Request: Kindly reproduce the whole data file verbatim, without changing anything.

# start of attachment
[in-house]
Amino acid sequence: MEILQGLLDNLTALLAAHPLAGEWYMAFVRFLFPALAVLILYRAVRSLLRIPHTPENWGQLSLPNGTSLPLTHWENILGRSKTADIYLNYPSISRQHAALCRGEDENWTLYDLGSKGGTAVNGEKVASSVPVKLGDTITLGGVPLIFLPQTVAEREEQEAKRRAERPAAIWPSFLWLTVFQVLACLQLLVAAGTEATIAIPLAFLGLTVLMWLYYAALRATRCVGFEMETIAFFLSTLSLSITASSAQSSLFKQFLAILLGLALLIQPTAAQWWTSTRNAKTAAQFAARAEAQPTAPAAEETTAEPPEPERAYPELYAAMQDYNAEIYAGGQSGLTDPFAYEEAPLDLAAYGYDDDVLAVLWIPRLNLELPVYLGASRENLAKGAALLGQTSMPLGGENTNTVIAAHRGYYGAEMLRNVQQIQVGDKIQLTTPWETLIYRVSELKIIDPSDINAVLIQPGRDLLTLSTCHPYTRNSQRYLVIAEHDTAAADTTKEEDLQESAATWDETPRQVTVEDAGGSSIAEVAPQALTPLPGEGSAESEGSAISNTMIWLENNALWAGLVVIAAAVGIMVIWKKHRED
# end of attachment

[in-house]
Amino acid sequence: MEILQGLLDNLTALLAAHPLAGEWYMAFVRFLFPALAVLILYRAVRSLLRIPHTPENWGQLSLPNGTSLPLTHWENILGRSKTADIYLNYPSISRQHAALCRGEDENWTLYDLGSKGGTAVNGEKVASSVPVKLGDTITLGGVPLIFLPQTVAEREEQEAKRRAERPAAIWPSFLWLTVFQVLACLQLLVAAGTEATIAIPLAFLGLTVLMWLYYAALRATRCVGFEMETIAFFLSTLSLSITASSAQSSLFKQFLAILLGLALLIQPTAAQWWTSTRNAKTAAQFAARAEAQPTAPAAEETTAEPPEPERAYPELYAAMQDYNAEIYAGGQSGLTDPFAYEEAPLDLAAYGYDDDVLAVLWIPRLNLELPVYLGASRENLAKGAALLGQTSMPLGGENTNTVIAAHRGYYGAEMLRNVQQIQVGDKIQLTTPWETLIYRVSELKIIDPSDINAVLIQPGRDLLTLSTCHPYTRNSQRYLVIAEHDTAAADTTKEEDLQESAATWDETPRQVTVEDAGGSSIAEVAPQALTPLPGEGSAESEGSAISNTMIWLENNALWAGLVVIAAAVGIMVIWKKHRED